Do students use drugs more than other young people?

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Today and article in the Daily Mail caught my eye (no, I didn’t buy it, I got sent a link).  It highlighted a survey asking students to declare their drug use.  I was interested to see how this stacked up against the national figures…

An article saying students use drugs isn’t anything new or particularly shocking is it?  The title of the article ‘Leeds University most popular institution for drug users as eight out of ten undergraduates admit to trying illicit substances‘ isn’t a good one for Leeds and seems to suggest that students chose universities based on how many drugs they can get.  I think most are a little more discerning than that. The poll was of around 5000 students at 21 Universities (of which mine was not one). The figures seem quite high though don’t they – eight out of ten students have used drugs?

Click the image to enlarge!

I pulled out the statistics from that article and from the England and Wales Crime Survey (Home Office data) and displayed them in the picture above (click to enlarge).  I chose to use only the four most commonly used drugs for the graphic – cannabis, cocaine, ecstasy (MDMA) and ketamine (discounting laughing gas for which only the student data was available -45 % had tried it!).  For those four drugs shown the student population was at least twice as likely to have tried a drug (cannabis) up to ten times more likely (ketamine) than the general population.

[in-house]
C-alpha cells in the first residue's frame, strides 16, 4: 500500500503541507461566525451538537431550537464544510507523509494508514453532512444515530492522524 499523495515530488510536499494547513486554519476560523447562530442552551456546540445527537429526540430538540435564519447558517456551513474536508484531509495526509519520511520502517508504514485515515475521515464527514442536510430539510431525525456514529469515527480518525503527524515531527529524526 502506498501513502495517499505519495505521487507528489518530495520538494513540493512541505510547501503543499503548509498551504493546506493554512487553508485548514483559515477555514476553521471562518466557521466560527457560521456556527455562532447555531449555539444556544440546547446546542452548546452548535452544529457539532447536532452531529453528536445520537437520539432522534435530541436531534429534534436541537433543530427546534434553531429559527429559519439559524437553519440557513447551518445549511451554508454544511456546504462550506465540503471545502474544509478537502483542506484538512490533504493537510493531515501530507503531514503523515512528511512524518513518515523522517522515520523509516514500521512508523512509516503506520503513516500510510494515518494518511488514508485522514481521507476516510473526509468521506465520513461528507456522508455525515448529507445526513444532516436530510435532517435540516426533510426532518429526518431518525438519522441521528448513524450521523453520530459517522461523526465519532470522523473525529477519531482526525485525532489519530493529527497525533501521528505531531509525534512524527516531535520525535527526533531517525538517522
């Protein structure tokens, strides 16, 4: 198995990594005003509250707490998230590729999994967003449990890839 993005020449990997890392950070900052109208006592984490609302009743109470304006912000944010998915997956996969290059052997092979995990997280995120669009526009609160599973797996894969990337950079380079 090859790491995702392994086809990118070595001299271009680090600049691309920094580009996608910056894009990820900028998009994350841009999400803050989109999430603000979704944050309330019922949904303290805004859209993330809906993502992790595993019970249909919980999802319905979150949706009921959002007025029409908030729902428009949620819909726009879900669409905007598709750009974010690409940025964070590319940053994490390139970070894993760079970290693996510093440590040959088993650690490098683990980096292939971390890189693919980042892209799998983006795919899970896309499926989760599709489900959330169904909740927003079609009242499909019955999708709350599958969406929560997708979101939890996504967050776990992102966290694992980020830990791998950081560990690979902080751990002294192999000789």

The survey also included ‘Magic Mushrooms’ (students = 19%, 16-24 = 5%, 16-59 = 7.5%) and LSD with 10 %, 2.4%  and 5% respectively.  The other drugs listed could not be directly compared across the populations.


What does it tell us about student behaviour?

From the data published in the two sources it would appear that students are more likely to try drugs than the greater population.  The response to have you every tried any drug shows the students at 70 % almost twice the prevalence of the overall adult population at 38 %.  Even the lowest ranked University on the list for drug use – Cambridge – had 57 % say yes to having tried a drug.  However only 4 % of respondents said they needed drugs to have a good night out!

So are drugs more readily available to students?  Do they have a higher disposable income or more free time than other 16-24 year olds?  Or is the survey produced to provoke a higher response rate than that of the Home Office?  Without seeing the whole survey including questions asked that is very hard to tell.

I am not surprised students are more likely to try drugs but I also think the data gathering of the two surveys may produce bias in the answers.


As it is, it makes good headline news for the Mail. Unless you’re Leeds Uni!


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About Dr Tom Bassindale

Dr Tom Bassindale is a forensic scientist, and the founder of We Are Forensic. He's managed hundreds of forensic toxicology cases, and is an experienced court witness. He has specialist expertise in forensic toxicology and drug testing in sport. Dr B is currently a senior lecturer at Sheffield Hallam University. And yes... he watches CSI.